How To Make Sure The Music You Write Can Be Copyrighted

by Randy Chertkow and Jason Feehan
10/20/2015

File Under: Understanding Your Legal Rights, Getting Licensed and Generating Royalties, Making Money With Music

Copyright is behind so many important income streams from licensing music for TV, film, and advertising to generating royalties when streamed or played on the radio. Because it's so critical to get this topic right, we’re going to tell you exactly how to make sure that you can copyright every piece that you write. And we'll explain the rights that you get when you do copyright it.

Copyright protects the creators of original works of art. That means all the original music you make, videos you create, photos you take, and text you write is all copyrightable. Best of all, there’s no need to register any of your songs, videos, photos, or writing with any Copyright Office to "copyright it" -- you automatically get a copyright in something if you do two things:

1. Make something that’s original

By definition the law won’t allow you to copyright something that isn’t yours (see Music Law: Copyrighting a Song). Your music, writing, or art has to be a creation that’s original. This means that it also can't be a derivative work -- the melodies, words, and recordings used in the work must be original as well. That is why it's risky to include samples or from copyrighted songs which contain both melodies and recordings that you don't own.

But don't let this stop you from making music about topics within other songs since the law won’t allow anyone to copyright ideas. In other words, with music, the subject of the song can’t be copyrighted, instead it can only protect the unique way it was expressed. Otherwise, there could be only one song about "love". This means that Led Zeppelin can’t protect and stop others from writing or recording a song about a stairway to heaven, but they can copyright the exact lyrics and melody -- their unique expression -- of the song “Stairway to Heaven”. Obviously, there could be some gray area in what’s a unique expression, and if there’s ever a dispute, that’s what the courts and judges are for.

2. Capture it in a “fixed, tangible” format

The law can only protect your copyright if it’s recorded in some way. For writing, simply type or write your words. But for music you have many choices: you can record it on your computer, capture it on video, write it down in notation form, or even sing it onto your voicemail. Performing the song live wouldn’t pass this test unless you recorded your performance.

As soon as you've met the requirements of both of these items you’re the proud new owner of a copyright. Although, of course, if you co-create an original work of art then you and the other co-creator or co-creators share the copyright together equally.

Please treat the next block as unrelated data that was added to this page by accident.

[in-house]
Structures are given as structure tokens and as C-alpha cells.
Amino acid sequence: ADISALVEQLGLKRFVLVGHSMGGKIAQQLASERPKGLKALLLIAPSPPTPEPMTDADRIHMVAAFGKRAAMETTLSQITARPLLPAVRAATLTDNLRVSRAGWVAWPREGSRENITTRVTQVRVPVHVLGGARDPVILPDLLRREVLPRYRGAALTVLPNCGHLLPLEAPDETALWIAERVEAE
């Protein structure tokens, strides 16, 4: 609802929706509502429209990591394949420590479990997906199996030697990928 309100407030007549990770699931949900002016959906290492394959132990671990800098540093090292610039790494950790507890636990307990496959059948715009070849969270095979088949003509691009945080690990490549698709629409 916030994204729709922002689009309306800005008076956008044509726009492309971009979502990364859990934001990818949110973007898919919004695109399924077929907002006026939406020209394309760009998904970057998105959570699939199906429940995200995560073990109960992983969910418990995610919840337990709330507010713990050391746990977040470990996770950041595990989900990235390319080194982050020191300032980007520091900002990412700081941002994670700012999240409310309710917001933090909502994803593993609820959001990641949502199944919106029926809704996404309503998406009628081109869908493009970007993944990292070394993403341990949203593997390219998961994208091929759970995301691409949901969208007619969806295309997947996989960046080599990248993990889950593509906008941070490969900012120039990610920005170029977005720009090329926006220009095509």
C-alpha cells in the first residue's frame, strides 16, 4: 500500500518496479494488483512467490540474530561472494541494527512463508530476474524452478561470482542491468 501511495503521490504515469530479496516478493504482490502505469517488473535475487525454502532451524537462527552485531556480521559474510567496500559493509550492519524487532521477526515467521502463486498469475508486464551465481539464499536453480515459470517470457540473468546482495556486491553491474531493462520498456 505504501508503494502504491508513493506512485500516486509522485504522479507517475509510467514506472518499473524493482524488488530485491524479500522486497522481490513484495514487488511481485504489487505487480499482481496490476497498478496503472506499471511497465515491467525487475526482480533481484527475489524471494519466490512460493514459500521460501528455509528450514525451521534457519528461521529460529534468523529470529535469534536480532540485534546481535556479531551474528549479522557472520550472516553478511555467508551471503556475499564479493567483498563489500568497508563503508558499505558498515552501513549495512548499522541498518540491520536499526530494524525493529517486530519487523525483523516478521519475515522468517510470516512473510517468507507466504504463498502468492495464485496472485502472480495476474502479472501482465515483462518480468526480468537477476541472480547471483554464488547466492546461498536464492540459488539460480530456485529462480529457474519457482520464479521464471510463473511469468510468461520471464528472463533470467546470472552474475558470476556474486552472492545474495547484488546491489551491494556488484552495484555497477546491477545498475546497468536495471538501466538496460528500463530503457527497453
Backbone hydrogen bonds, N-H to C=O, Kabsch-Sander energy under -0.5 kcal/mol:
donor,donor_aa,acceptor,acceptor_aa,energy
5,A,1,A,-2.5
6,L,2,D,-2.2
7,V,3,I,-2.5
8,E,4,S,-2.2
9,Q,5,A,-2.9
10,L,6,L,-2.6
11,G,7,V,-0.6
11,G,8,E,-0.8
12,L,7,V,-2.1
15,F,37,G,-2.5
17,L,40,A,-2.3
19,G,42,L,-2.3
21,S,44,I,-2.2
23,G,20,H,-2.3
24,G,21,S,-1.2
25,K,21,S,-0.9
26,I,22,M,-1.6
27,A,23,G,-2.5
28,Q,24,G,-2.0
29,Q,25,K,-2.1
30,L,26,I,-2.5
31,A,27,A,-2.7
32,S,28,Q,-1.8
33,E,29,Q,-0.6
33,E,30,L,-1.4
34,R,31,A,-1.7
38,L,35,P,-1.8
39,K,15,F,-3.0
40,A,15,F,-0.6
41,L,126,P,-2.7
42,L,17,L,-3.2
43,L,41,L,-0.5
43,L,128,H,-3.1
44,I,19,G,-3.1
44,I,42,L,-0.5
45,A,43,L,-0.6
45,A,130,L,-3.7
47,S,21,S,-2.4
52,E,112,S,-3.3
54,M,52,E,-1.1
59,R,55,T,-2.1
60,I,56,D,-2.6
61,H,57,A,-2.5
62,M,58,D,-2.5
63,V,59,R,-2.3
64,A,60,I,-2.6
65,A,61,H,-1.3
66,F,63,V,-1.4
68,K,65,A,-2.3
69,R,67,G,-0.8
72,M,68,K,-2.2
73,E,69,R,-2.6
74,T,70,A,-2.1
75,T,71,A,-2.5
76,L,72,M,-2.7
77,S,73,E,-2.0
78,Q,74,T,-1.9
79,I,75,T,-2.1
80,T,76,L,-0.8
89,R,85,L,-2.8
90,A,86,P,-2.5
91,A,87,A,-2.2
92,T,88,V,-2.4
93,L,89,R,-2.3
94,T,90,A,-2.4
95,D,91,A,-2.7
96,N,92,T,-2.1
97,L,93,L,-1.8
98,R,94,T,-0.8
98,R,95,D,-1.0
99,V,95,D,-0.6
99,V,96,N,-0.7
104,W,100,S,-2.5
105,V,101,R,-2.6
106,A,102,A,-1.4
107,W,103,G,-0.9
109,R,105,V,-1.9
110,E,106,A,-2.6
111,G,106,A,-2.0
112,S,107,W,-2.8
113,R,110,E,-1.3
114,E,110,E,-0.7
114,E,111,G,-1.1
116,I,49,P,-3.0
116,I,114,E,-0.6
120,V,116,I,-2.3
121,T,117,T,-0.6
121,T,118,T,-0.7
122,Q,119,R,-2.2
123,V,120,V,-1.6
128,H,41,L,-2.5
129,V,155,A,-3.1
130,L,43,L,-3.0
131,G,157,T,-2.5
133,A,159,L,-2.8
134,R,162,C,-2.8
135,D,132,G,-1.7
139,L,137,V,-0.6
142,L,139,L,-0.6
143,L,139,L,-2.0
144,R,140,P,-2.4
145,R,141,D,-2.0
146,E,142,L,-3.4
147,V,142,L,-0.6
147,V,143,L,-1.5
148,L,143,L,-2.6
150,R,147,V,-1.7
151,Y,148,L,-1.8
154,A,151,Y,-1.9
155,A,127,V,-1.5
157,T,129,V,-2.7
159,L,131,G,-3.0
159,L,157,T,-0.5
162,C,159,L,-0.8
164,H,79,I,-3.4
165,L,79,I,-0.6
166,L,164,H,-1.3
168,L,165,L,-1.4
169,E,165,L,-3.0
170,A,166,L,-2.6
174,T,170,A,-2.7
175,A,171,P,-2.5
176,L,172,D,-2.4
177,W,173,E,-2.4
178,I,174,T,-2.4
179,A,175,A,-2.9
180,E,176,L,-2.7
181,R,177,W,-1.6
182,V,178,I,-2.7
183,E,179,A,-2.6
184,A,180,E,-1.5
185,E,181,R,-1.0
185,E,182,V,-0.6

The next step is often to register your copyright at the U.S. Copyright Office which lets you get statutory protections if you do so within three months of its first publication. Also note that although you own the copyright, if you want to file an infringement lawsuit you'll need to register the copyright first.

Now that you have a copyright in your work, you own it and the law gives you rights in your work. There seems to be new ways to use music invented every day, but these are the key rights that musicians use:

  • Perform it live

  • Sell it to someone else

  • Make additional copies of the original recording

  • Transform it from one medium to another

  • License others to use it for free or for a fee

  • Make different versions of the music such as remixing it or transforming it (also known as “derivative works”)

  • Translate it into different languages

  • Divide up any of the above and give it to different people to control under whatever terms you want to dictate (for example, for a limited time and limited use)

And, you can do this for as long as you own your copyright. So, unless you sell your copyright or give it away, you’ll be able to do any of the above for your entire life. Also, the law grants ownership of the copyright for an additional 70 years after your death. This allows it to be transferred as part of an estate so you can will it to your family or other legal party. They can then use it or even sell it to a company which can continue to control the above rights.

Although copyright law allows you to protect your original works of art, as a musician you’ll want to grant the ability to use your music in order to find ways to promote and get others use your copyright. A song's popularity gives it value and this can generate royalties for you. This can mean getting it streamed online, played on the radio, selling it at a digital online store so it generates sales, or getting someone to use it on TV, in a movie, or in an advertisement so it creates residuals. Afterall, why would you spend so much time creating something original just to lock it up so no one can enjoy it? Copyright law gives you a monopoly on your original work of art so you can promote its use so it generates money for years to come.

Related:

#copyright #law #legal #royalties #licensing

Photo credit: Horia Varlan


Reader Poll

Are you a gear DIY-er?



See results without voting »